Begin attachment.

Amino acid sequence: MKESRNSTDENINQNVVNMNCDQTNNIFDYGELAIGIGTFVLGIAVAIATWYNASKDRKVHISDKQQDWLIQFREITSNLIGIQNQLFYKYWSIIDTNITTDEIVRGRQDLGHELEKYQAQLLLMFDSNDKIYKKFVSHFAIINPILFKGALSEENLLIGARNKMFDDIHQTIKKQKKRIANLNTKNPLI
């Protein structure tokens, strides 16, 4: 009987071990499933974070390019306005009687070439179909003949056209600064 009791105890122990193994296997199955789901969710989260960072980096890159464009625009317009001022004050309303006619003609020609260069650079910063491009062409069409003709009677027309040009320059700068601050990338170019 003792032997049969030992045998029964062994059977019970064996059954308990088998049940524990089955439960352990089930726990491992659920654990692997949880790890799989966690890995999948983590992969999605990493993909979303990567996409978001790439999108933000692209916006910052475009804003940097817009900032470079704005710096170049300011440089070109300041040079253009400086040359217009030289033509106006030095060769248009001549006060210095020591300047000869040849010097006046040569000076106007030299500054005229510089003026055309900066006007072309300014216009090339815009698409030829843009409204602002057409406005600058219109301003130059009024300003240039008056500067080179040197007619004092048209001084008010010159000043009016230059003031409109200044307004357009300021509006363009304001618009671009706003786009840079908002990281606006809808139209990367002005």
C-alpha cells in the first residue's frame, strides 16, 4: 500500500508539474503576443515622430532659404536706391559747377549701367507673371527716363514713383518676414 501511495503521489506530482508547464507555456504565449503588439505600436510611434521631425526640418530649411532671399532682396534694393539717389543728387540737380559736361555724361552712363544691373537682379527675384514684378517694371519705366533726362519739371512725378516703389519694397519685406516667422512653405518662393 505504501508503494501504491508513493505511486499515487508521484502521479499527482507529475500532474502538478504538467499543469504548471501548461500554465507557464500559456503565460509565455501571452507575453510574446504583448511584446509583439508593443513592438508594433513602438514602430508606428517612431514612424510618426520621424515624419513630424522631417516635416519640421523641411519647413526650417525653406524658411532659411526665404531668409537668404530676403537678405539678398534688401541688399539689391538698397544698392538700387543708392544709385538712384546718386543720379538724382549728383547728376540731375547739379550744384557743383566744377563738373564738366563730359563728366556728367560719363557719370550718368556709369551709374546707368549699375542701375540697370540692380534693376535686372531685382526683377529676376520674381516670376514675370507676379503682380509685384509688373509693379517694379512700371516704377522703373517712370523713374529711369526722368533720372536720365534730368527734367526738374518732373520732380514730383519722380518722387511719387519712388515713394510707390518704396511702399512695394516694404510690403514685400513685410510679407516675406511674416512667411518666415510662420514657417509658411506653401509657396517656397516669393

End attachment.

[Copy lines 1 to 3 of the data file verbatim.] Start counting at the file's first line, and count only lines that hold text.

Amino acid sequence: MKESRNSTDENINQNVVNMNCDQTNNIFDYGELAIGIGTFVLGIAVAIATWYNASKDRKVHISDKQQDWLIQFREITSNLIGIQNQLFYKYWSIIDTNITTDEIVRGRQDLGHELEKYQAQLLLMFDSNDKIYKKFVSHFAIINPILFKGALSEENLLIGARNKMFDDIHQTIKKQKKRIANLNTKNPLI
């Protein structure tokens, strides 16, 4: 009987071990499933974070390019306005009687070439179909003949056209600064 009791105890122990193994296997199955789901969710989260960072980096890159464009625009317009001022004050309303006619003609020609260069650079910063491009062409069409003709009677027309040009320059700068601050990338170019 003792032997049969030992045998029964062994059977019970064996059954308990088998049940524990089955439960352990089930726990491992659920654990692997949880790890799989966690890995999948983590992969999605990493993909979303990567996409978001790439999108933000692209916006910052475009804003940097817009900032470079704005710096170049300011440089070109300041040079253009400086040359217009030289033509106006030095060769248009001549006060210095020591300047000869040849010097006046040569000076106007030299500054005229510089003026055309900066006007072309300014216009090339815009698409030829843009409204602002057409406005600058219109301003130059009024300003240039008056500067080179040197007619004092048209001084008010010159000043009016230059003031409109200044307004357009300021509006363009304001618009671009706003786009840079908002990281606006809808139209990367002005």
C-alpha cells in the first residue's frame, strides 16, 4: 500500500508539474503576443515622430532659404536706391559747377549701367507673371527716363514713383518676414 501511495503521489506530482508547464507555456504565449503588439505600436510611434521631425526640418530649411532671399532682396534694393539717389543728387540737380559736361555724361552712363544691373537682379527675384514684378517694371519705366533726362519739371512725378516703389519694397519685406516667422512653405518662393 505504501508503494501504491508513493505511486499515487508521484502521479499527482507529475500532474502538478504538467499543469504548471501548461500554465507557464500559456503565460509565455501571452507575453510574446504583448511584446509583439508593443513592438508594433513602438514602430508606428517612431514612424510618426520621424515624419513630424522631417516635416519640421523641411519647413526650417525653406524658411532659411526665404531668409537668404530676403537678405539678398534688401541688399539689391538698397544698392538700387543708392544709385538712384546718386543720379538724382549728383547728376540731375547739379550744384557743383566744377563738373564738366563730359563728366556728367560719363557719370550718368556709369551709374546707368549699375542701375540697370540692380534693376535686372531685382526683377529676376520674381516670376514675370507676379503682380509685384509688373509693379517694379512700371516704377522703373517712370523713374529711369526722368533720372536720365534730368527734367526738374518732373520732380514730383519722380518722387511719387519712388515713394510707390518704396511702399512695394516694404510690403514685400513685410510679407516675406511674416512667411518666415510662420514657417509658411506653401509657396517656397516669393